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Coalition ties military spending to crises of climate change, poverty and violence.

Fifty years after Dr. Martin Luther King Jr. denounced the triple evils of poverty, racism and militarism, a coalition of racial, social, economic and gender justice groups is condemning Donald Trump’s proposal to dramatically increase funding for the greatest purveyor of violence in the world: the U.S. military.

“We and the movements we are part of face multiple crises,” reads a joint statement signed by Michelle Alexander, author of The New Jim Crow, and representatives of a broad swath of social movements, including Grassroots Global Justice Alliance, U.S. Labor Against the War and CodePink.

The statement takes aim at Donald Trump’s proposed $54 billion increase to the U.S war budget, proclaiming, “Military and climate wars are destroying lives and environments, threatening the planet and creating enormous flows of desperate refugees. Violent racism, Islamophobia, misogyny, homophobia and other hatreds are rising, encouraged by the most powerful voices in Washington DC.”

According to an announcement emailed to AlterNet by organizers, the statement of principle is part of a “broad-based #No$54BillionforWar Campaign, which includes city-based resolutions against increased military spending.”

Phyllis Bennis, senior fellow with the Institute for Policy Studies, told AlterNet, “Fifty years ago, Dr. King taught us about the evil triplets of racism, poverty and militarism. He said that ‘a nation that continues year after year to spend more money on military defense than on programs of social uplift is approaching spiritual death.’”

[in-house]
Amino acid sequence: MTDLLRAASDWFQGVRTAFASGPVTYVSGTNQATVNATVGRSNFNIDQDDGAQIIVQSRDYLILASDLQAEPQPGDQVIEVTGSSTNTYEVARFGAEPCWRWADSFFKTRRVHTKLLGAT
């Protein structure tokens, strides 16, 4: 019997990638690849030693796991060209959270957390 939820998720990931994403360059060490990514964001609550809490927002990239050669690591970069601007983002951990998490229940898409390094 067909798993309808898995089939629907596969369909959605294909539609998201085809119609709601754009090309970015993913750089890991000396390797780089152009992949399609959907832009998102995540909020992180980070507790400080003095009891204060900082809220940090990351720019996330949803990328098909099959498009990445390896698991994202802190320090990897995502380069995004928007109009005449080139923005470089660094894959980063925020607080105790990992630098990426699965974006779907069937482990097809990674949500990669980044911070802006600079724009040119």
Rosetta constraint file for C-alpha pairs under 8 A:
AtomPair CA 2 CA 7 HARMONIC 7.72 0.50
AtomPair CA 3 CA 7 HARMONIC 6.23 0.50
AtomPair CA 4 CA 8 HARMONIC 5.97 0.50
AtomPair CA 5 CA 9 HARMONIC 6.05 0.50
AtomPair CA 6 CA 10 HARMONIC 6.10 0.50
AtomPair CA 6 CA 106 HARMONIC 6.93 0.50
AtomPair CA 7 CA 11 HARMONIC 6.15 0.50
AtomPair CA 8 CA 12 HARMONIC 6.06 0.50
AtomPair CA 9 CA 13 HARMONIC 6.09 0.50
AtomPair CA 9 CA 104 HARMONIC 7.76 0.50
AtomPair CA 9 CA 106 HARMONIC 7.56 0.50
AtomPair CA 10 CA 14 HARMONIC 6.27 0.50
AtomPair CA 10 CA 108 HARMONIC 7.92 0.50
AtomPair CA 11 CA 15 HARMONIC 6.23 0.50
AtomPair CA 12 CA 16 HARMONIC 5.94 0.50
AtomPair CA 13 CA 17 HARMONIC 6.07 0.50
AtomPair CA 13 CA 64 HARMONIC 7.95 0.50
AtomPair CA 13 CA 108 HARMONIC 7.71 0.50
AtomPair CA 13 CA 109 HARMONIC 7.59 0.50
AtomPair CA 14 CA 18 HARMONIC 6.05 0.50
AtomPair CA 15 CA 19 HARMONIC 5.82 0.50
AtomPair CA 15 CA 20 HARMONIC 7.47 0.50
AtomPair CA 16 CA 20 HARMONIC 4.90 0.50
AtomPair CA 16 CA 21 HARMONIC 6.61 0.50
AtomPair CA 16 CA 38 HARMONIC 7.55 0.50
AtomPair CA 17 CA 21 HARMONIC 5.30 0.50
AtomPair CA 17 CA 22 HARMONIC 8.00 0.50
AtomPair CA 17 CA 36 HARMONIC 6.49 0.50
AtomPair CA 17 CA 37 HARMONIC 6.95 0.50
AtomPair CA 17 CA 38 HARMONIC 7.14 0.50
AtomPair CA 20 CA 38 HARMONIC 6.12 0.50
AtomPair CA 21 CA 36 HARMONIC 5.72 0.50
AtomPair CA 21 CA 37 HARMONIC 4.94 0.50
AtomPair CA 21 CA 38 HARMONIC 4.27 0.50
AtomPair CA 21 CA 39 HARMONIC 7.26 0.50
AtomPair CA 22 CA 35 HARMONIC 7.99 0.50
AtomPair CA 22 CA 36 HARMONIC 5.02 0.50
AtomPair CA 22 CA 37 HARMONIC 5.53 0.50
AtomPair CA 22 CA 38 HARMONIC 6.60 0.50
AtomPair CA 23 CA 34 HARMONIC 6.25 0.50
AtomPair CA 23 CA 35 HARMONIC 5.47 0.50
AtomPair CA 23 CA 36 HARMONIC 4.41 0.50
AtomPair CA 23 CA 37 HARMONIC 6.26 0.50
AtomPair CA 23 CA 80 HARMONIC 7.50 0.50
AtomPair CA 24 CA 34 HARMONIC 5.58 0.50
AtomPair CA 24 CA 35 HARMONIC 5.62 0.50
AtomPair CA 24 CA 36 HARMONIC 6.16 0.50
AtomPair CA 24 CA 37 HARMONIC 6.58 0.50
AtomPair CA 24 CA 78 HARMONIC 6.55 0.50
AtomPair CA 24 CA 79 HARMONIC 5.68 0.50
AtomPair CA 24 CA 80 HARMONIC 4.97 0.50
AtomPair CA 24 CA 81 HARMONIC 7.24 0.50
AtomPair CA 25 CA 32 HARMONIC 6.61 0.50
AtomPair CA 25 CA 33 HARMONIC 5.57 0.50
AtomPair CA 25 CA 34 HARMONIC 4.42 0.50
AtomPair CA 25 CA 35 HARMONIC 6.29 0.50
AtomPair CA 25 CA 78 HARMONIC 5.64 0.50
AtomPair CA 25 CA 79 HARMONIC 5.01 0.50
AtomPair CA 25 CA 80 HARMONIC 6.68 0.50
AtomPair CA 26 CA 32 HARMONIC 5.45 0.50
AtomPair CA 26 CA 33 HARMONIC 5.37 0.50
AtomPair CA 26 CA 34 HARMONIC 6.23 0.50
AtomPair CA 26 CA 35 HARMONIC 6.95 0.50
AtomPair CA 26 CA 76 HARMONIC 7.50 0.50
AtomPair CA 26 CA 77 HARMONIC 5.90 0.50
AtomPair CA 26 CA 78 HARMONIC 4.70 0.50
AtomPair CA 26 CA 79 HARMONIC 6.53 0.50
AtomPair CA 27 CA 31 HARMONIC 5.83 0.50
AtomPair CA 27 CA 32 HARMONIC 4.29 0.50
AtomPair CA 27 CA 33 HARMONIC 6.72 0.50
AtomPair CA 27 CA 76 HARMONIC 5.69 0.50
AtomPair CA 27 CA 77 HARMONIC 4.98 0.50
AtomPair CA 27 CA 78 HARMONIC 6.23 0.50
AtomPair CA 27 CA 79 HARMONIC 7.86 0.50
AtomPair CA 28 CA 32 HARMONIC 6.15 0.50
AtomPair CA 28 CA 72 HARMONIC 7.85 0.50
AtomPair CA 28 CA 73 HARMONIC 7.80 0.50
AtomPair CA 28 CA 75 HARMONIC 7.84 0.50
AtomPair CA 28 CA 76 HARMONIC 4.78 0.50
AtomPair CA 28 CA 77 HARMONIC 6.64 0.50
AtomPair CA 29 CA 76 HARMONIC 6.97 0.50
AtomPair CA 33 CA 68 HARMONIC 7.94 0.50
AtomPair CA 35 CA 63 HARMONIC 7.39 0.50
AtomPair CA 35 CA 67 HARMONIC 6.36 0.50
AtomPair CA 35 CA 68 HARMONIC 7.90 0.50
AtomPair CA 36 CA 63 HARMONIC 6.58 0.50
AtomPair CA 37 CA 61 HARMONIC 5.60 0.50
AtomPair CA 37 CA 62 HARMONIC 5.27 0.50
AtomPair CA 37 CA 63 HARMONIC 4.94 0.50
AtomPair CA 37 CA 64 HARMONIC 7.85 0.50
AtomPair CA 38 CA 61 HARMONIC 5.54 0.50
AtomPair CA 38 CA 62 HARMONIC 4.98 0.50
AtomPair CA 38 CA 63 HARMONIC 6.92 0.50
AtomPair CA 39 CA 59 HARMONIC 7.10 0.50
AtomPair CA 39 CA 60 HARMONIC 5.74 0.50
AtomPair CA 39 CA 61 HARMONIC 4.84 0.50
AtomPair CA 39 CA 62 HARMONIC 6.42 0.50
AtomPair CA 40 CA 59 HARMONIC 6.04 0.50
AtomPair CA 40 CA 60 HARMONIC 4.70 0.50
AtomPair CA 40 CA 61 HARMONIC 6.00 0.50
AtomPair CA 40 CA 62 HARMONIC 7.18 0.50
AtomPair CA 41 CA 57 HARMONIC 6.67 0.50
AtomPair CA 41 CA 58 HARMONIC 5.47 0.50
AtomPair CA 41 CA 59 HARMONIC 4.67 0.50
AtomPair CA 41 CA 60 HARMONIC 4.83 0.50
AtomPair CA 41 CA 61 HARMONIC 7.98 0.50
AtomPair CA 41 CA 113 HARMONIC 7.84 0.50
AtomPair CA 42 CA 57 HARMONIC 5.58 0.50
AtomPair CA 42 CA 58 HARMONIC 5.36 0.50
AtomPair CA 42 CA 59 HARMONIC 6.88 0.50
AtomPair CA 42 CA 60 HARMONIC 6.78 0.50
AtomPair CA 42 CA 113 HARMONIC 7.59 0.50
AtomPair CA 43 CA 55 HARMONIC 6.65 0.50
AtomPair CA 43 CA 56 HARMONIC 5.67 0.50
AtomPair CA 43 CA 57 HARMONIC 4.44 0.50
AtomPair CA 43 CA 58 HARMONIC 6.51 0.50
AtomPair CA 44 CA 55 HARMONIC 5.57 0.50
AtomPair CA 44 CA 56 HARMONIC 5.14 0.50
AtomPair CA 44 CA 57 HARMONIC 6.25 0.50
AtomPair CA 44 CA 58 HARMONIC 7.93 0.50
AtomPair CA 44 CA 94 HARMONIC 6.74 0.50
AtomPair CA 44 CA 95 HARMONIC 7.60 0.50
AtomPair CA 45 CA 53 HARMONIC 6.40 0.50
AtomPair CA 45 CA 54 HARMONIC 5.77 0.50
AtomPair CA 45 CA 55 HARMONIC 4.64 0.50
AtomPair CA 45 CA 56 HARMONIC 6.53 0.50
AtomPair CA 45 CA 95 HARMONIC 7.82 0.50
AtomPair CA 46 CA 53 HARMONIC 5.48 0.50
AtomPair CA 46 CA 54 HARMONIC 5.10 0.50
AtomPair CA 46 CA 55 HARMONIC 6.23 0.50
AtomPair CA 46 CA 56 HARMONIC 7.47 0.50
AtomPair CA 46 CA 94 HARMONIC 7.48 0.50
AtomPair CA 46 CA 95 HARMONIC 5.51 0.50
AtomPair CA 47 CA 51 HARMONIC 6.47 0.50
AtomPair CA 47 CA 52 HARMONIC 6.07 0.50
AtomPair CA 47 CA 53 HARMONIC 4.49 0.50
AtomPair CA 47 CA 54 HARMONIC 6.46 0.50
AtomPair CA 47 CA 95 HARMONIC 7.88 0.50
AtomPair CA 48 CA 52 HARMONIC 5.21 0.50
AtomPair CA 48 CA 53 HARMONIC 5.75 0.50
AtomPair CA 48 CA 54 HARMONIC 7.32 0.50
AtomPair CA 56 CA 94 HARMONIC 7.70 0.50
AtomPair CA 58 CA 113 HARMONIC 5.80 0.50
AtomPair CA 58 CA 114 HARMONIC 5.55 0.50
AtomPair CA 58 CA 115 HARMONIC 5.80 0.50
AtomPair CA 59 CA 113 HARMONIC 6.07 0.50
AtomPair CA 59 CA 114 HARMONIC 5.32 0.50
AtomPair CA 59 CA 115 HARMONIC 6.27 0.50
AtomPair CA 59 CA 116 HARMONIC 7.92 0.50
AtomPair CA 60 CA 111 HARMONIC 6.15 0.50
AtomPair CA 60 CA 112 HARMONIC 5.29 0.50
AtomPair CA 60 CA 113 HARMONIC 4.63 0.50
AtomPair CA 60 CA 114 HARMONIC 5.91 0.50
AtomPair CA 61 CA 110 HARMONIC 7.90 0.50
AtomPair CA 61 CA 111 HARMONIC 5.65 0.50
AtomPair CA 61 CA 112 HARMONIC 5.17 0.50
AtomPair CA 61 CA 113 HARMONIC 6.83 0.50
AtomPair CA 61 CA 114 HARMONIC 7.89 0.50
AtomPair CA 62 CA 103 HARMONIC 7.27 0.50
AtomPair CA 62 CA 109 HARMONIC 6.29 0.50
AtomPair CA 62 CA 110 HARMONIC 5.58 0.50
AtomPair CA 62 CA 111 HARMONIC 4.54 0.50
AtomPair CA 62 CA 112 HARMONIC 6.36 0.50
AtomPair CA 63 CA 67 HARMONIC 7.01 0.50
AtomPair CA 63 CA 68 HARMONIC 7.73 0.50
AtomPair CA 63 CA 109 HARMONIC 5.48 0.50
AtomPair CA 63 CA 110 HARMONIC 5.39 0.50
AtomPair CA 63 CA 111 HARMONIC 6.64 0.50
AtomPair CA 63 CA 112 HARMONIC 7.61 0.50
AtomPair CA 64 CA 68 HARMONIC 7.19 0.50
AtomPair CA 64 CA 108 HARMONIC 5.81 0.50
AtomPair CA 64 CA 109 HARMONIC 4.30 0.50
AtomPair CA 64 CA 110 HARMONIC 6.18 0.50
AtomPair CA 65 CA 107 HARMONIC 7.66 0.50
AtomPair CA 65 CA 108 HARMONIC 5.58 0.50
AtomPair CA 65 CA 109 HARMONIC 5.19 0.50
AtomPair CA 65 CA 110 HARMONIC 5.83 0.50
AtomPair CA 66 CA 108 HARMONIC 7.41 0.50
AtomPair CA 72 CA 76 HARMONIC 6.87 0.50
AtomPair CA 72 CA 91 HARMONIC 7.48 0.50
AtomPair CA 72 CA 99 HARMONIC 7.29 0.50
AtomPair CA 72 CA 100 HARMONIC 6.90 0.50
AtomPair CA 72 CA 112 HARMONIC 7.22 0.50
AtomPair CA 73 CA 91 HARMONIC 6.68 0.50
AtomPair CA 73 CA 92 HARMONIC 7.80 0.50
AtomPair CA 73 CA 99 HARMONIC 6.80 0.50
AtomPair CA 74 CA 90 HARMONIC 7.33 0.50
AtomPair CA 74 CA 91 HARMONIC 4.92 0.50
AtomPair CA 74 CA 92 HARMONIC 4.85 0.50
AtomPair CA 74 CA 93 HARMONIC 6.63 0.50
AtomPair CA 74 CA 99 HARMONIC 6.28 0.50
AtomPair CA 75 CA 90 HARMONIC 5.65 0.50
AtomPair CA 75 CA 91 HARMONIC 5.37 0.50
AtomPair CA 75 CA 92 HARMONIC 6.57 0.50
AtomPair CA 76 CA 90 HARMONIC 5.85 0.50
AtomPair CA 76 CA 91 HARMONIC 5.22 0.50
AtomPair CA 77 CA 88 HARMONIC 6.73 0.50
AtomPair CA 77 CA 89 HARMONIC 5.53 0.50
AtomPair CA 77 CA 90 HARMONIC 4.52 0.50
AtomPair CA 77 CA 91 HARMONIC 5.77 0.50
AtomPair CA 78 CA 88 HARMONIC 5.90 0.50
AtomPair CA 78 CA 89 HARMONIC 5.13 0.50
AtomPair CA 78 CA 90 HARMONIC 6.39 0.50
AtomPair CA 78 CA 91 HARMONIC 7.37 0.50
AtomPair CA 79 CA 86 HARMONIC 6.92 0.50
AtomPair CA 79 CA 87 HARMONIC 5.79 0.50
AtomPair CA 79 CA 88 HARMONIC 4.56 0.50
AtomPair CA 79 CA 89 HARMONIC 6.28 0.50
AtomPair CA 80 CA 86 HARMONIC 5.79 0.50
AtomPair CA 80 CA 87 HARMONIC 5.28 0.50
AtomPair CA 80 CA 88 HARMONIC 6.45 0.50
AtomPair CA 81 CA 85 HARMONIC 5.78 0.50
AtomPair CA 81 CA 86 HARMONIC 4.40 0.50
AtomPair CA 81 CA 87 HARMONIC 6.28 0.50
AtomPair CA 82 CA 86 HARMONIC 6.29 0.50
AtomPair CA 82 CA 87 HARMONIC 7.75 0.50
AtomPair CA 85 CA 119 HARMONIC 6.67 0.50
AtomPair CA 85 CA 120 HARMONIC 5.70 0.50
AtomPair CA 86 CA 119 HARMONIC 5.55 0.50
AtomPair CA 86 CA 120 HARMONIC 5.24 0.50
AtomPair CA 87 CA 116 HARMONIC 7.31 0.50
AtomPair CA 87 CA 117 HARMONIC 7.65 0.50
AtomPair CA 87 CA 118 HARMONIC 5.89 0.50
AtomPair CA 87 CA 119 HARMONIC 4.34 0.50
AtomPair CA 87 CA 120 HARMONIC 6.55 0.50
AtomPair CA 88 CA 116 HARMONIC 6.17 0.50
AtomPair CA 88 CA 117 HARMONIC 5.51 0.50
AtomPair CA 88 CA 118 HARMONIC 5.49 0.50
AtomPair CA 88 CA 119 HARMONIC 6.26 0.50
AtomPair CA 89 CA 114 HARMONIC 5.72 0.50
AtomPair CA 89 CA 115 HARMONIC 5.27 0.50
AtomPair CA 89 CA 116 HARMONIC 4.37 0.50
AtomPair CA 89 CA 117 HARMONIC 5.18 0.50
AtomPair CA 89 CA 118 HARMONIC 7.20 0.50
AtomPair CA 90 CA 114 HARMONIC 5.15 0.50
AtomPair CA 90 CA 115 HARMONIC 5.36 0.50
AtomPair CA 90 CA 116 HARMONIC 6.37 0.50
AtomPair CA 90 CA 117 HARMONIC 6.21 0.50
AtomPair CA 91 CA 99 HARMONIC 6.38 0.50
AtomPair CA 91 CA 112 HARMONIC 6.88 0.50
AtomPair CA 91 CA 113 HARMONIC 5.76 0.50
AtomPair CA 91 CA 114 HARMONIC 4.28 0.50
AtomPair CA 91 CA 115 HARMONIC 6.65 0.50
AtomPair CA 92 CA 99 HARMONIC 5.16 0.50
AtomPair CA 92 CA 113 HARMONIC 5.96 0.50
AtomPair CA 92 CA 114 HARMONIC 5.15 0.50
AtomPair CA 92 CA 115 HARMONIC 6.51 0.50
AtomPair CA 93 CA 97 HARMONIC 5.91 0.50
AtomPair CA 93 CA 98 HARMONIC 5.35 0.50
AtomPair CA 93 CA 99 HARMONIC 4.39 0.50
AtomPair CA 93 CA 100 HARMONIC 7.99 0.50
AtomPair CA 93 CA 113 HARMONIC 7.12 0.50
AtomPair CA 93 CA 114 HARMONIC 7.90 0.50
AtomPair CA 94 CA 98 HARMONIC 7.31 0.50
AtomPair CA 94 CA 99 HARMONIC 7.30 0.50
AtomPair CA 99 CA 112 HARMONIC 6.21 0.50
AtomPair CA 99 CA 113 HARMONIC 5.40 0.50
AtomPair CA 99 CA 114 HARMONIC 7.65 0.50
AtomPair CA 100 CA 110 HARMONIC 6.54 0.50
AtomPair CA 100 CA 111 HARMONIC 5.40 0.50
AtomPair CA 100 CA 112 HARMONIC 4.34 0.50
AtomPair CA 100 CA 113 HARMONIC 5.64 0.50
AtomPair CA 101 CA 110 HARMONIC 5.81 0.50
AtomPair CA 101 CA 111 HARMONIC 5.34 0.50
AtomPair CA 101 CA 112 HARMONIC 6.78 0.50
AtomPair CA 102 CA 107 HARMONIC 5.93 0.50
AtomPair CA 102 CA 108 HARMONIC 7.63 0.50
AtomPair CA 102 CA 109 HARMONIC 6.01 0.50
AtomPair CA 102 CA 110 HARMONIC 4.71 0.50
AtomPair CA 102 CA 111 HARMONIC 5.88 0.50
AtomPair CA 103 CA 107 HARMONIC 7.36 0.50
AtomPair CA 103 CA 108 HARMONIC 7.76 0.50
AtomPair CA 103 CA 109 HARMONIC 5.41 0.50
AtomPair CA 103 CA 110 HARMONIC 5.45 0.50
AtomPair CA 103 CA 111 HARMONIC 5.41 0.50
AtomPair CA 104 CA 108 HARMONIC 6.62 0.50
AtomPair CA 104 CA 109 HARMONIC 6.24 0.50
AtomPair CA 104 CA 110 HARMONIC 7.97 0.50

“I think that the lesson from his ‘Beyond Vietnam’ speech is precisely his recognition of the necessity of building the links, understanding you cannot separate racism from war, poverty from racism or war from poverty,” Bennis continued.

Inspired by Dr. King, the initiative is in good company. A new coalition called the Majority is also launching a campaign from April 4 to May Day to build a “multi-racial, cross-movement fight for justice, freedom and the right to live fully, with dignity and respect. The 50-organization-strong initiative includes the Black Lives Matter Global Network, Mijente, Fight for $15, Indigenous Environmental Network and many more organizations. The effort draws from broad legacies of the Black Freedom movement in the United States.

The campaigns come amid a groundswell of protests, from massive demonstrations and direct actions to strikes and popular assemblies.

In its statement, the coalition notes, “Washington’s militarized foreign policy comes home as domestic law enforcement agencies acquire military equipment and training from the Pentagon and from military allies abroad. Impoverished communities of color see and face the power of this equipment regularly, in the on-going domestic wars on drugs and immigrants. This military-grade equipment is distributed and used by many of the same private companies that profit from mass incarceration and mass deportation.”

“Our environmental and human needs are desperate and urgent,” the statement continues. “We need to transform our economy, our politics, our policies and our priorities to reflect that reality. That means reversing the flow of our tax dollars, away from war and militarism, and towards funding human and environmental needs, and demanding support for that reversal from all our political leaders at the local, state and national levels.”

Sarah Lazare is a staff writer for AlterNet. A former staff writer for Common Dreams, she coedited the book About Face: Military Resisters Turn Against War. Follow her on Twitter at @sarahlazare.